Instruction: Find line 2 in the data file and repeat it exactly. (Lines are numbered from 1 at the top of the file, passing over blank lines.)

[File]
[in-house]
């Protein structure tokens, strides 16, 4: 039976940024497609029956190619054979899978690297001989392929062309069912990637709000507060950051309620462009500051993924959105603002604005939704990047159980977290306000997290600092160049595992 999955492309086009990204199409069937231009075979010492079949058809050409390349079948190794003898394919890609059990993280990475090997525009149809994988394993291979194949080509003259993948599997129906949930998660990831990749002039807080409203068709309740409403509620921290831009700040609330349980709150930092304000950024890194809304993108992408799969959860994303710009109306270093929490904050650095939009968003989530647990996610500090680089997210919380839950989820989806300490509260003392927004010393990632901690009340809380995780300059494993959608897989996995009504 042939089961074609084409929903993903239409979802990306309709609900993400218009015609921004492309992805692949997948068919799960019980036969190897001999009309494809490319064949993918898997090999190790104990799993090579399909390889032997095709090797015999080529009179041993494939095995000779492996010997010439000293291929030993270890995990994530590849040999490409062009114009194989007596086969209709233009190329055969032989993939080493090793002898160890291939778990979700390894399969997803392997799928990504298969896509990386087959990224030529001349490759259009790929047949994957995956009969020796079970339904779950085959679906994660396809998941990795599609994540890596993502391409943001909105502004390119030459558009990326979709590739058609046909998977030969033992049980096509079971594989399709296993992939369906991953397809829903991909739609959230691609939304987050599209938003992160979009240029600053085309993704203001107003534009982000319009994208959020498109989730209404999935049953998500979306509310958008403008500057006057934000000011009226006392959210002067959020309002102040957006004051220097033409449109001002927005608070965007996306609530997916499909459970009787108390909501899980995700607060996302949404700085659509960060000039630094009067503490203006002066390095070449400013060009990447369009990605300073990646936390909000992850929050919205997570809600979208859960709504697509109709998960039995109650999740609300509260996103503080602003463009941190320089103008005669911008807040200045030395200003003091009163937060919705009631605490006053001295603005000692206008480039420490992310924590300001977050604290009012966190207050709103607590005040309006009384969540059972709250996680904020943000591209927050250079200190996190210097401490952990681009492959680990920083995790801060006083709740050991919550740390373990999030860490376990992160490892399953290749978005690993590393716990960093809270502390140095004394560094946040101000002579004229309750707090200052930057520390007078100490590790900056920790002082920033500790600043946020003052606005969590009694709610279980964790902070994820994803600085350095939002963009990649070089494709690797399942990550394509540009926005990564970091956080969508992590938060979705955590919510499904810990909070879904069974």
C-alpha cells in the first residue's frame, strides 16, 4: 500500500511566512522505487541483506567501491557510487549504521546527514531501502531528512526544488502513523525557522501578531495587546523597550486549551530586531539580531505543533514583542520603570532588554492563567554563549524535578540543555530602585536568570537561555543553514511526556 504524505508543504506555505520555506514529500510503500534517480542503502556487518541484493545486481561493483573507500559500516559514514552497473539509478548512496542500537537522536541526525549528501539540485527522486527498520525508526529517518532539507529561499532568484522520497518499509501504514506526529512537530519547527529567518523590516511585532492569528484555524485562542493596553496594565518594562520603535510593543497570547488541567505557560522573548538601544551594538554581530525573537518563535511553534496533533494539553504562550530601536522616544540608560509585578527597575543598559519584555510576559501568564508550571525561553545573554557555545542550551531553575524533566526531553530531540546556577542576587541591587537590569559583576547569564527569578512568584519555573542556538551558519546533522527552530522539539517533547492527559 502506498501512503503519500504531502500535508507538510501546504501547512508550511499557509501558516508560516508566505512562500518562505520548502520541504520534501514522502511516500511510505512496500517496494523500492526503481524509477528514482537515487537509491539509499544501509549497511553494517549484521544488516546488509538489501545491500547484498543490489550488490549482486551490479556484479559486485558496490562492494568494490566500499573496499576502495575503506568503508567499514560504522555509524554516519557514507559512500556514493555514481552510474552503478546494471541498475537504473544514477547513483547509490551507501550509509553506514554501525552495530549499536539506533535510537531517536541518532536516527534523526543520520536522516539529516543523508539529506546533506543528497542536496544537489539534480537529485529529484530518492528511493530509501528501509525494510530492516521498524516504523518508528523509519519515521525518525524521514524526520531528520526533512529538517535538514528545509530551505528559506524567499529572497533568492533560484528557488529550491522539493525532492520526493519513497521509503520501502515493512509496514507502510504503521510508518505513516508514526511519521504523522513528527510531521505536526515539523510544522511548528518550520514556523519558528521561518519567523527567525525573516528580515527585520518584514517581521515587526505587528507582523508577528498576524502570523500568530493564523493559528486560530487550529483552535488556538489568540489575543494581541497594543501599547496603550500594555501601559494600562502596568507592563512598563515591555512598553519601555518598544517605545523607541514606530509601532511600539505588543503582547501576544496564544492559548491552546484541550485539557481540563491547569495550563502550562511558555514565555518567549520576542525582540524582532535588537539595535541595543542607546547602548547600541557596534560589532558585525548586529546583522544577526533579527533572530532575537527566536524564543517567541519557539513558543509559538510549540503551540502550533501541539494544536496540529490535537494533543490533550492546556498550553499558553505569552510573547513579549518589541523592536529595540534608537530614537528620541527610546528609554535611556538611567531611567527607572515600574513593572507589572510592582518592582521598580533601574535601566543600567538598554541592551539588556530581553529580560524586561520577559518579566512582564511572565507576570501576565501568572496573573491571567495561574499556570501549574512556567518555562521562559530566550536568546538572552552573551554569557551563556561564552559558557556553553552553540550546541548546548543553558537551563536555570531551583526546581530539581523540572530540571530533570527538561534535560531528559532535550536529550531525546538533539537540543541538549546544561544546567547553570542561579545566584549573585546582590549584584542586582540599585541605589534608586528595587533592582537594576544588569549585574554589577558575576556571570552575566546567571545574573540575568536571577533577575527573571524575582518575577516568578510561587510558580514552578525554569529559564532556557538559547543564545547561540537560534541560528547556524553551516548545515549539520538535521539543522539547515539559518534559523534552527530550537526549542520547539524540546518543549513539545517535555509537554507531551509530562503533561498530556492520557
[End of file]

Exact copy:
């Protein structure tokens, strides 16, 4: 039976940024497609029956190619054979899978690297001989392929062309069912990637709000507060950051309620462009500051993924959105603002604005939704990047159980977290306000997290600092160049595992 999955492309086009990204199409069937231009075979010492079949058809050409390349079948190794003898394919890609059990993280990475090997525009149809994988394993291979194949080509003259993948599997129906949930998660990831990749002039807080409203068709309740409403509620921290831009700040609330349980709150930092304000950024890194809304993108992408799969959860994303710009109306270093929490904050650095939009968003989530647990996610500090680089997210919380839950989820989806300490509260003392927004010393990632901690009340809380995780300059494993959608897989996995009504 042939089961074609084409929903993903239409979802990306309709609900993400218009015609921004492309992805692949997948068919799960019980036969190897001999009309494809490319064949993918898997090999190790104990799993090579399909390889032997095709090797015999080529009179041993494939095995000779492996010997010439000293291929030993270890995990994530590849040999490409062009114009194989007596086969209709233009190329055969032989993939080493090793002898160890291939778990979700390894399969997803392997799928990504298969896509990386087959990224030529001349490759259009790929047949994957995956009969020796079970339904779950085959679906994660396809998941990795599609994540890596993502391409943001909105502004390119030459558009990326979709590739058609046909998977030969033992049980096509079971594989399709296993992939369906991953397809829903991909739609959230691609939304987050599209938003992160979009240029600053085309993704203001107003534009982000319009994208959020498109989730209404999935049953998500979306509310958008403008500057006057934000000011009226006392959210002067959020309002102040957006004051220097033409449109001002927005608070965007996306609530997916499909459970009787108390909501899980995700607060996302949404700085659509960060000039630094009067503490203006002066390095070449400013060009990447369009990605300073990646936390909000992850929050919205997570809600979208859960709504697509109709998960039995109650999740609300509260996103503080602003463009941190320089103008005669911008807040200045030395200003003091009163937060919705009631605490006053001295603005000692206008480039420490992310924590300001977050604290009012966190207050709103607590005040309006009384969540059972709250996680904020943000591209927050250079200190996190210097401490952990681009492959680990920083995790801060006083709740050991919550740390373990999030860490376990992160490892399953290749978005690993590393716990960093809270502390140095004394560094946040101000002579004229309750707090200052930057520390007078100490590790900056920790002082920033500790600043946020003052606005969590009694709610279980964790902070994820994803600085350095939002963009990649070089494709690797399942990550394509540009926005990564970091956080969508992590938060979705955590919510499904810990909070879904069974």